The Italian Constitutional Court and Comparative Law: A Tale of Two Courts
25 Pages Posted: 25 Apr 2014
Date Written: December 23, 2013
Reference to foreign precedents by Constitutional Courts varies steadily across countries. Countries can be divided into two broad groups, a divide following closely the common/civil law divide. While in countries such as Australia, Canada, Ireland, Israel and South Africa, the use of foreign law is widespread, in the second group (comprising Austria, Germany, Hungary, Russia, as well Belgium, France and Spain), such use is much more rare. The few studies conducted about the Italian Constitutional Court suggest it falls without any doubt in the second group. But where exactly in the spectrum of possible types of «use» of comparative law?
The empirical research conducted in this survey suggests that the «much ado about nothing» approach adopted in the past to frame the use of foreign law by the Italian Constitutional Court must be questioned. On the one hand, the “explicit” reference to foreign law, albeit being still rare, has improved from a “quality” point of view: the most recent judgments referring to foreign law are often based on a broader legal reasoning than in the past and refer to some of the most relevant issues brought in front of the Court. On the other hand, there is a «second tale» - the one of the «hidden» influence of foreign law on the Italian Constitution - which has not been told yet. This survey tries to open this field of research, examining two sets of data from which one can infer such «underlying» influence: the cases in which foreign law is quoted by the parties, as an argument to persuade the Court, and the cases for which a specific Comparative Law Department established within the Court prepared comparative law dossiers.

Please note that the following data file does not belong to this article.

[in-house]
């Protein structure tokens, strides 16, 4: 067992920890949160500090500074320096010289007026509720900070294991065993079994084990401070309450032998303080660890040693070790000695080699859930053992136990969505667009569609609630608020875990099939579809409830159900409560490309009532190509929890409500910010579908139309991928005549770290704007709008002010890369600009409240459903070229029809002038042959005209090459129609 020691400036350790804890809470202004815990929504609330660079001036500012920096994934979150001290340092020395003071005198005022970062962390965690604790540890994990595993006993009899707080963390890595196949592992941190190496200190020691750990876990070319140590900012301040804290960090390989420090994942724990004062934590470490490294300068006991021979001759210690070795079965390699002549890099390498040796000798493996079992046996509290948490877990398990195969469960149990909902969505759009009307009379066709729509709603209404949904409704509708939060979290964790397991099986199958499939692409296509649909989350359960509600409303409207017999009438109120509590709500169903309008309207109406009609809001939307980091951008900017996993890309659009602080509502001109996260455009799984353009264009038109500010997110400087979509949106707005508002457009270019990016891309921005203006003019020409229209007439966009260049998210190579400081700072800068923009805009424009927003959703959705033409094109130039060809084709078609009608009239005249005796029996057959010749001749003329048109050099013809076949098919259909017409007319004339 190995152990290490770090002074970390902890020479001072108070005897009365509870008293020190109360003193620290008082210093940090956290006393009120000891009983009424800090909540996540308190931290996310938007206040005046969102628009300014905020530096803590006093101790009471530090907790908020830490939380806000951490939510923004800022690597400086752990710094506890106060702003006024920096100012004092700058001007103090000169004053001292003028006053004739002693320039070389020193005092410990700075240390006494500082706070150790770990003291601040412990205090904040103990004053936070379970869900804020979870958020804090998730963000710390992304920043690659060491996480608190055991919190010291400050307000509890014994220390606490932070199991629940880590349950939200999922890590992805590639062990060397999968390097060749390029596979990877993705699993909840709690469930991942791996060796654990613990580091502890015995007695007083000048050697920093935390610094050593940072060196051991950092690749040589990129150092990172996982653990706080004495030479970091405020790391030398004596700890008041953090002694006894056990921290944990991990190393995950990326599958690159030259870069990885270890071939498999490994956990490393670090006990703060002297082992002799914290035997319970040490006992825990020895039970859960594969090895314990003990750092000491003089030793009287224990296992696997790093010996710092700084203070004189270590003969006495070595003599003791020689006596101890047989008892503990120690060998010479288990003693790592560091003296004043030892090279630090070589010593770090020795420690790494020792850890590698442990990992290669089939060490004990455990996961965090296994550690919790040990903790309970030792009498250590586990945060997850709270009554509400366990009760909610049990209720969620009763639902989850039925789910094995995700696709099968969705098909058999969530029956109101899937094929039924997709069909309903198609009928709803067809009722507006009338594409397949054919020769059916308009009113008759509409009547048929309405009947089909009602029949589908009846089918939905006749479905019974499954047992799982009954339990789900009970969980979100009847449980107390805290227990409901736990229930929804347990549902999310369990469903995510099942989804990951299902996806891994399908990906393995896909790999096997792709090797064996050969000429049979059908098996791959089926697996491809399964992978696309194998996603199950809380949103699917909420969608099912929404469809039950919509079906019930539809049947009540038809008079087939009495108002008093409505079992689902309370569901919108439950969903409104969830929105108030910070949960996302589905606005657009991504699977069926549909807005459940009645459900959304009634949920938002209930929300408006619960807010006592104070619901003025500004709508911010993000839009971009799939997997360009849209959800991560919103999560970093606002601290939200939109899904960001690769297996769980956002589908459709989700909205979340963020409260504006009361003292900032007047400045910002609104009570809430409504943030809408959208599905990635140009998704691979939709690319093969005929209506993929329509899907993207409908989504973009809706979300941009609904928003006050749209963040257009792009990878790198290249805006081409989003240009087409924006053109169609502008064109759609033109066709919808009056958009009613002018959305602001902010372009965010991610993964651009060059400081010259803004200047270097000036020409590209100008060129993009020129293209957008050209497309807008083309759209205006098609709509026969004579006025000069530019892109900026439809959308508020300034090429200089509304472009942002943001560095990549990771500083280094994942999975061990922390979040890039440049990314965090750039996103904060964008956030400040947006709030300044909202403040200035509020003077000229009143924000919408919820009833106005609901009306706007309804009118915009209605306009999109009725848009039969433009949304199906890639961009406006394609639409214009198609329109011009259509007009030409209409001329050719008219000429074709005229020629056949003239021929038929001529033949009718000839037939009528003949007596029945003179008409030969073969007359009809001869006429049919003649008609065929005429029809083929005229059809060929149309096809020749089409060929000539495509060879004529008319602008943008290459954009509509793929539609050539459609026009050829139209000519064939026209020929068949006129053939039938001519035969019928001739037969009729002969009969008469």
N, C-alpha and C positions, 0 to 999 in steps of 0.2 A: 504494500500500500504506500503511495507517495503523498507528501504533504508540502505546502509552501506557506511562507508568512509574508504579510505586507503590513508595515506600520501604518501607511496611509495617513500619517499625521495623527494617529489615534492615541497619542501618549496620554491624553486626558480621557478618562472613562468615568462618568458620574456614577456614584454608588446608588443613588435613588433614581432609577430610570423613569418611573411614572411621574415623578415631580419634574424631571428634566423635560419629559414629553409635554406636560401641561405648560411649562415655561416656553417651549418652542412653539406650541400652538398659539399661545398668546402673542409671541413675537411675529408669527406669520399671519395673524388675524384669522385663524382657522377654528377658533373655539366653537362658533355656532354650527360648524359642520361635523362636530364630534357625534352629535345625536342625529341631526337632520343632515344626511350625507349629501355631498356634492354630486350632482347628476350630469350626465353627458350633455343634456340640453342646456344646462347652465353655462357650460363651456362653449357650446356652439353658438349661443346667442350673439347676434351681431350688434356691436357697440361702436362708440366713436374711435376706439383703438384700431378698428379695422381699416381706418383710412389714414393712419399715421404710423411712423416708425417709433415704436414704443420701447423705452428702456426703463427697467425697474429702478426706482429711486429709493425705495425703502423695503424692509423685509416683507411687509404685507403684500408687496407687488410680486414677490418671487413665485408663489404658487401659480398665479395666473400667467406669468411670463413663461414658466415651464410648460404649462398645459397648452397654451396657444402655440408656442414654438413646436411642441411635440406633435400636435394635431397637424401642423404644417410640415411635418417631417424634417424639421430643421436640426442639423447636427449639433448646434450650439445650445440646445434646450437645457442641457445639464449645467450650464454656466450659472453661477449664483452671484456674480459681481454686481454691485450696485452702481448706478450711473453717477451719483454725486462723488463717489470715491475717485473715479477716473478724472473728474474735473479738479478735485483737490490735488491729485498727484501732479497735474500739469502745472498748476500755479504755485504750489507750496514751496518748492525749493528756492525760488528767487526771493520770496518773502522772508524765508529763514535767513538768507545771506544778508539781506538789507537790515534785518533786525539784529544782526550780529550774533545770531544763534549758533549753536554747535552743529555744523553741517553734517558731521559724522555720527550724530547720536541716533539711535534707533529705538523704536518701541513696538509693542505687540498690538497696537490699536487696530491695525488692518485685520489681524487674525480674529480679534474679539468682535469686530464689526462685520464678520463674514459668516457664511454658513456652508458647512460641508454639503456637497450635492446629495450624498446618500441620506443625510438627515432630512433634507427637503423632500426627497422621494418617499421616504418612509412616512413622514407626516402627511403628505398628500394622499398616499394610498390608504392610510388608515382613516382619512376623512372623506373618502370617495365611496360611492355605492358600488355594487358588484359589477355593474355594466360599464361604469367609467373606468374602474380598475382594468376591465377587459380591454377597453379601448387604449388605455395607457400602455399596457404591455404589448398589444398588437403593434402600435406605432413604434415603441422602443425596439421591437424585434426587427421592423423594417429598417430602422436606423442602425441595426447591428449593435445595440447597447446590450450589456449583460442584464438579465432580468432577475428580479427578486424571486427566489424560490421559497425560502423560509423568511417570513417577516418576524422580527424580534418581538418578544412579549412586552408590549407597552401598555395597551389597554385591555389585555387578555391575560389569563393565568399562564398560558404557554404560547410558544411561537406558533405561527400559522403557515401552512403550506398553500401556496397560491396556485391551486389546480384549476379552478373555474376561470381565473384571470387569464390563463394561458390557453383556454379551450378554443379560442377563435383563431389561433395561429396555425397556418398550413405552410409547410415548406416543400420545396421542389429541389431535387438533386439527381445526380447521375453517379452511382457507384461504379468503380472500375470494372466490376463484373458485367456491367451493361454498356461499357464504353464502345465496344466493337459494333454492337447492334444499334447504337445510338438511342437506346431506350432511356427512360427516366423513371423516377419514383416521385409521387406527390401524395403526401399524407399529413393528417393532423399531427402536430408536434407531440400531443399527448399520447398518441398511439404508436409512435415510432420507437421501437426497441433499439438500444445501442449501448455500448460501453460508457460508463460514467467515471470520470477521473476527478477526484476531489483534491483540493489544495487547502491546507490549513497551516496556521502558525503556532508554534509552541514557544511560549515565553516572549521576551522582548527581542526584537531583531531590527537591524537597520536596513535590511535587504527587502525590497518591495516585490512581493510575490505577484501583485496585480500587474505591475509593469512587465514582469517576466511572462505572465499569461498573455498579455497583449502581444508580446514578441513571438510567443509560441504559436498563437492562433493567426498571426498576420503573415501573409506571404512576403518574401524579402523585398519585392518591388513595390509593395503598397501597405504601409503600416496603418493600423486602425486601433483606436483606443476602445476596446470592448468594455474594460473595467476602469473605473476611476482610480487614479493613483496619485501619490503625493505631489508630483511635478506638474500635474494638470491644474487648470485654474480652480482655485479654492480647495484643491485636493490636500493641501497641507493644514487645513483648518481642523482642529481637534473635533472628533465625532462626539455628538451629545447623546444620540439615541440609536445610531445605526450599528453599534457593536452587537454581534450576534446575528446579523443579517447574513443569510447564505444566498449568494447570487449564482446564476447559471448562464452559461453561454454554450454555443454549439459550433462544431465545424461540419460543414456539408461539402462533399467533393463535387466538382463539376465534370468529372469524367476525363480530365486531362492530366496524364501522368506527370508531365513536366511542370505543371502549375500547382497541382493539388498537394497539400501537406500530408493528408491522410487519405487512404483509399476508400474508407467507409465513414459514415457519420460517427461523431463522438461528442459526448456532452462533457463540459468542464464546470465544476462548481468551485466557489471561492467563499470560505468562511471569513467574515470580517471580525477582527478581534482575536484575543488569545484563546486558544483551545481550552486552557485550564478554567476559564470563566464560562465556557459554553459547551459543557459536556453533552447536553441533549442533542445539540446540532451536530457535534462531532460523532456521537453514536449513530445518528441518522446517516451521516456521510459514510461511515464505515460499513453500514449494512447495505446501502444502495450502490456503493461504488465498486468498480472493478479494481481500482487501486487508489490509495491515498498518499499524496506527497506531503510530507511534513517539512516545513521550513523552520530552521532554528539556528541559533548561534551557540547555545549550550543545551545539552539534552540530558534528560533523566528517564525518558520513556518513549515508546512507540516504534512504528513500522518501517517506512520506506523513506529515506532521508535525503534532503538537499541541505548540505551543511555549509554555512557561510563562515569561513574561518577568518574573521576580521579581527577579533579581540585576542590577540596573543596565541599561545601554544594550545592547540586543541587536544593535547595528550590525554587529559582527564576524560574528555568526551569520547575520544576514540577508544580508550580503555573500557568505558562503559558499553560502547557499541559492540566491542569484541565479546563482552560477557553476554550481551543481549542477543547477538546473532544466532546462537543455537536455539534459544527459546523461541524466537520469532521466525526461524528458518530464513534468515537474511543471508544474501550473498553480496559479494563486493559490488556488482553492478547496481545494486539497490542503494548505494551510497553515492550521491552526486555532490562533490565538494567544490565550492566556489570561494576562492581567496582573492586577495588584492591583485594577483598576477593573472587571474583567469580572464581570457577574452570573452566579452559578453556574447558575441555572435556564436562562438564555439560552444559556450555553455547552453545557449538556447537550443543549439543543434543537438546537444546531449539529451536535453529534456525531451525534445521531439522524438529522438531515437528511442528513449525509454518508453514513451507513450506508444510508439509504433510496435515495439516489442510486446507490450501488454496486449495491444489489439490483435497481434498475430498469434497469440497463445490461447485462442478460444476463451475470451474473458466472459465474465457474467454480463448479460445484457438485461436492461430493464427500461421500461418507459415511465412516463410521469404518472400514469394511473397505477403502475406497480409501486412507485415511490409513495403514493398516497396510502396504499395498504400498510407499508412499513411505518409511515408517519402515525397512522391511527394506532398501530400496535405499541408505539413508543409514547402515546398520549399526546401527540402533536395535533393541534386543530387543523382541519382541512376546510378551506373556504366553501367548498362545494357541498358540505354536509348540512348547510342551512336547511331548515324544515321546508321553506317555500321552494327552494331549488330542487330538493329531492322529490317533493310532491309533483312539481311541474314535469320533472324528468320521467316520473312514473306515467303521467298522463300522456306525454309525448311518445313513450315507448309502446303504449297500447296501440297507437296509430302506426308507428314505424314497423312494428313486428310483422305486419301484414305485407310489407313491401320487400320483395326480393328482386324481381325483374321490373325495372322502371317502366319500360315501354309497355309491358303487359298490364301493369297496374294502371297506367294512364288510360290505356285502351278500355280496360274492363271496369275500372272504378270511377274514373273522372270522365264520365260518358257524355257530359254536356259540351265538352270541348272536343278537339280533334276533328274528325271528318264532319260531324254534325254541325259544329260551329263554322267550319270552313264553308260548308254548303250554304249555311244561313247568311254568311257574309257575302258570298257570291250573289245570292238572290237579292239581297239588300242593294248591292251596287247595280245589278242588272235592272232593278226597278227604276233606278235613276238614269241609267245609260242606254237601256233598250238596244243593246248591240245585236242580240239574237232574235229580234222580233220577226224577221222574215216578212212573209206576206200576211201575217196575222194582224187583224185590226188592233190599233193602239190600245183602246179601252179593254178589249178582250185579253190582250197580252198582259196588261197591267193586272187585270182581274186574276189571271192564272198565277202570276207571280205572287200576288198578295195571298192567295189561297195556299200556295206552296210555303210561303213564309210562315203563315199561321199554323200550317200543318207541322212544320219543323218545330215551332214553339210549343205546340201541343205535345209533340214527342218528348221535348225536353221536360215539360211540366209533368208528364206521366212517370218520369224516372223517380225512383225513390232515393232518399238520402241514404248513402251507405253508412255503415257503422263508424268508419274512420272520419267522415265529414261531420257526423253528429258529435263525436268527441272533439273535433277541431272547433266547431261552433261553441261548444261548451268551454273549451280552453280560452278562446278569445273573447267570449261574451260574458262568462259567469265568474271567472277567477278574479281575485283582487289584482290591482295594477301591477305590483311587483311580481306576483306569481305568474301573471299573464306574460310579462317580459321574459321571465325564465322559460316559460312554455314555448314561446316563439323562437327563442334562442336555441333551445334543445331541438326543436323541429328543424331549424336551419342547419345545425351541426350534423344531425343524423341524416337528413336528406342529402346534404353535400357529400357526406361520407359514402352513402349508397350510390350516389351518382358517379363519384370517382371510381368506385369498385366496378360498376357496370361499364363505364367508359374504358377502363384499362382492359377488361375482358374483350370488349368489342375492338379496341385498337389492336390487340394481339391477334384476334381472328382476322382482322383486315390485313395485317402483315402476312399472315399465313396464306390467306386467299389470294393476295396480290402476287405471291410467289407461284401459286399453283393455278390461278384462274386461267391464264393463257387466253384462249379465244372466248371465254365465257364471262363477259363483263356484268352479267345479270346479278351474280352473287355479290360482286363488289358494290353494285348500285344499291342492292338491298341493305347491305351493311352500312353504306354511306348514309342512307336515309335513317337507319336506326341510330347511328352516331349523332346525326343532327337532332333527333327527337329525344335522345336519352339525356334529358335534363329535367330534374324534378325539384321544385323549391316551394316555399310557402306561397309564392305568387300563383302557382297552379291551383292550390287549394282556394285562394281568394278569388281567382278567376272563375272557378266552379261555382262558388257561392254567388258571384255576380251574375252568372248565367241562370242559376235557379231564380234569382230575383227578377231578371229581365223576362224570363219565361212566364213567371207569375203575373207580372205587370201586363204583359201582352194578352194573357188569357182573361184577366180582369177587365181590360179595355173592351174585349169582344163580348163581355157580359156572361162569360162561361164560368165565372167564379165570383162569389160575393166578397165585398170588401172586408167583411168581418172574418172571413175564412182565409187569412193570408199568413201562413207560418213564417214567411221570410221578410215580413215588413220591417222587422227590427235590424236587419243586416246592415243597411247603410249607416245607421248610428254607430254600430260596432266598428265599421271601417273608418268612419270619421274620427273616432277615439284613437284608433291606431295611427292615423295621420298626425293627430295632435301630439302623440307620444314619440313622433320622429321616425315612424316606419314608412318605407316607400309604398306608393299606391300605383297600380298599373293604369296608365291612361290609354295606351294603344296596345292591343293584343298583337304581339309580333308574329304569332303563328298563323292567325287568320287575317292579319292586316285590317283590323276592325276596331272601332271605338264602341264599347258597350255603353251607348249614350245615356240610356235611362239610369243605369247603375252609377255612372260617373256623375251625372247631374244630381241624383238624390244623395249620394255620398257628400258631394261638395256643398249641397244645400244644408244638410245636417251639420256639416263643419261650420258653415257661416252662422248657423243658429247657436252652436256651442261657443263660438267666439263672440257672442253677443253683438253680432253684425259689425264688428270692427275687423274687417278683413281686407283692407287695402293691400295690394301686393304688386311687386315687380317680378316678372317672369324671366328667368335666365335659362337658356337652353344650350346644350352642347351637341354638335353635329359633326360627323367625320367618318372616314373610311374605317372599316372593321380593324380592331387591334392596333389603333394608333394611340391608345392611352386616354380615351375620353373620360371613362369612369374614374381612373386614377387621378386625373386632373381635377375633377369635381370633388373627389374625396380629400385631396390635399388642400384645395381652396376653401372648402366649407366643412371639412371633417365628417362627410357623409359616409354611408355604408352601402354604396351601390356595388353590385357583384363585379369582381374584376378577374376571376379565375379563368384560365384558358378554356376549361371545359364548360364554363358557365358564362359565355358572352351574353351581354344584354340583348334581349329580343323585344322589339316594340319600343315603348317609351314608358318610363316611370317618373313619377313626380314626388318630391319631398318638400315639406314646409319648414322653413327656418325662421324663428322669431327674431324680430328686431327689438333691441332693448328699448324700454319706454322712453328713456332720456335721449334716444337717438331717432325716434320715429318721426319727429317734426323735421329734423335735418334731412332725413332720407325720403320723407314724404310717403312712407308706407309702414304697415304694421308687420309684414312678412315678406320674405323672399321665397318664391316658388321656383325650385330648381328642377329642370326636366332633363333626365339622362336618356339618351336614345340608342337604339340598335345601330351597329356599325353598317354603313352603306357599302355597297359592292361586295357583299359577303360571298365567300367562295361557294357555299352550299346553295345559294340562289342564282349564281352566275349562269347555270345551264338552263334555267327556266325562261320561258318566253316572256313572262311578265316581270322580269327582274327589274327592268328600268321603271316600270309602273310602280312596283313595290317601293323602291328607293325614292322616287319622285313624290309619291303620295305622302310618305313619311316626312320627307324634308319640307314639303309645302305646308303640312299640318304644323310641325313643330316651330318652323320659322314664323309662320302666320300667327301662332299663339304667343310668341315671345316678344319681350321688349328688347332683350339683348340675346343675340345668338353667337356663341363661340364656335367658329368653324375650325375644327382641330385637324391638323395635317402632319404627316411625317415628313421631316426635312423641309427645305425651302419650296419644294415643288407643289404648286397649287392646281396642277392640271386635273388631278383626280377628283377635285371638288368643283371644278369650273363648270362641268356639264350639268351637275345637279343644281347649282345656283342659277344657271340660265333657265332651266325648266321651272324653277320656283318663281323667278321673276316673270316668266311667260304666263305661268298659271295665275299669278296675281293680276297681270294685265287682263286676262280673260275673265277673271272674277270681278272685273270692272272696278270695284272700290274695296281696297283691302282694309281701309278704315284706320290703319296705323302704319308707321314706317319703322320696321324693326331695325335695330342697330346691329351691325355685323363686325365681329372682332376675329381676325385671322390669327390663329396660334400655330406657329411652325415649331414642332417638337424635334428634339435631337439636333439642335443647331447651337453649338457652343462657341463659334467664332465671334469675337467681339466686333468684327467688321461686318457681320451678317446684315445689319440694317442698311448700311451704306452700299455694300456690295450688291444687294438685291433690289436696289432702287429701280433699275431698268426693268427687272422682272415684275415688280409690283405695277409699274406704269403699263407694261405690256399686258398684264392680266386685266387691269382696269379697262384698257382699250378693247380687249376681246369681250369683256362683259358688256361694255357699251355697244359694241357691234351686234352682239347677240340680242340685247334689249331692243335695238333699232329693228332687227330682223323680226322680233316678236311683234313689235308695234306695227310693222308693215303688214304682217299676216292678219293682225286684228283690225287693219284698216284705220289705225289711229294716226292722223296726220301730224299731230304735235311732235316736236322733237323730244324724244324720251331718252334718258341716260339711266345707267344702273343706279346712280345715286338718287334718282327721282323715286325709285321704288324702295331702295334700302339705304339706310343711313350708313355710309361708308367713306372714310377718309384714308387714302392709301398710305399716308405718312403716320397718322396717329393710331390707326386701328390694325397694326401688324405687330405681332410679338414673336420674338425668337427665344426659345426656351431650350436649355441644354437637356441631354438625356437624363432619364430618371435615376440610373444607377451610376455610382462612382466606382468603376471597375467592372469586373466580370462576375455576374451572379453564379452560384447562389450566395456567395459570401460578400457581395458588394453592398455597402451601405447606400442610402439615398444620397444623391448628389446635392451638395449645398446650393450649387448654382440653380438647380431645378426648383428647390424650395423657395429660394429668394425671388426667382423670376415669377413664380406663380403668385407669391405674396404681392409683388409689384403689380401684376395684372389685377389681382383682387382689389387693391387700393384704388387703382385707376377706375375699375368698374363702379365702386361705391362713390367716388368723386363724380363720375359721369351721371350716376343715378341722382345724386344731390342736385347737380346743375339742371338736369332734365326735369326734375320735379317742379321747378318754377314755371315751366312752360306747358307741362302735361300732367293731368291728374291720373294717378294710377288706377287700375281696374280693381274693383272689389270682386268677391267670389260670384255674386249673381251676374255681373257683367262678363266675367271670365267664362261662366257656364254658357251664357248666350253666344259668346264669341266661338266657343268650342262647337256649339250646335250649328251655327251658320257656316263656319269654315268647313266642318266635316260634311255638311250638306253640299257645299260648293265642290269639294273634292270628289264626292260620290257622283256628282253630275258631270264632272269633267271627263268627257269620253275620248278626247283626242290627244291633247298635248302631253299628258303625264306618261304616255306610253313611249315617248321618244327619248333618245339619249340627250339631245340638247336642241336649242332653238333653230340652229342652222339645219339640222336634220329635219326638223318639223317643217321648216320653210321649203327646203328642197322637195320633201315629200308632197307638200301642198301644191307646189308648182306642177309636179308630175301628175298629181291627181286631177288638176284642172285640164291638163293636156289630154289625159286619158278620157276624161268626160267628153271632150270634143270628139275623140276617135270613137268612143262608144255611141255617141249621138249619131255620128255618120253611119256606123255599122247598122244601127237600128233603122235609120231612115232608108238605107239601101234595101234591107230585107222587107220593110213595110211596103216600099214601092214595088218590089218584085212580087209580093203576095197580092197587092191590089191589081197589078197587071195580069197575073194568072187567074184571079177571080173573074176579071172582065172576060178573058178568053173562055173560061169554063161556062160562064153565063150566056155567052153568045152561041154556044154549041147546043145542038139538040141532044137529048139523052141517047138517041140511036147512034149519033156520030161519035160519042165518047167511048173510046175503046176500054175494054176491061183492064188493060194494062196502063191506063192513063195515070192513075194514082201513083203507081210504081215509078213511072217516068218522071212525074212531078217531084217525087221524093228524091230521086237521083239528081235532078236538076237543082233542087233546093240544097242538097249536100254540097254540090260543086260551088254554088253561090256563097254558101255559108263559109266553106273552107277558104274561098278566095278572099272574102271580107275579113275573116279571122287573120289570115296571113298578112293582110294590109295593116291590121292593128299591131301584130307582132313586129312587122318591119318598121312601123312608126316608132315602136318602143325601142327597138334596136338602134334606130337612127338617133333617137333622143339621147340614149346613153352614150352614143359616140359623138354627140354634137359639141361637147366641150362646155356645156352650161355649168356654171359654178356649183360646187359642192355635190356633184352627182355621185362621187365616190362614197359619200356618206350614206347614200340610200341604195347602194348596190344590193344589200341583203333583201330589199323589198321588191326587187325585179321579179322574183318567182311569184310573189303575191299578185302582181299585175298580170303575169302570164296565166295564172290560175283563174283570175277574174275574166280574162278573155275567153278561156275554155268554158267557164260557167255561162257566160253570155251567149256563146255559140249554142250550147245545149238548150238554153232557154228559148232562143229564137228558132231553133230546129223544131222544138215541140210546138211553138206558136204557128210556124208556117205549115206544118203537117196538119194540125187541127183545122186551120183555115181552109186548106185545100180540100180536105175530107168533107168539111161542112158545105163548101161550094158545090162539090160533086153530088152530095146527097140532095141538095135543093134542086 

Keywords: judicial dialogue; transjudicial communication; judicial globalization; use of foreign precedents; Italian Constitutional Court
JEL Classification: K1, K30
Suggested Citation: Suggested Citation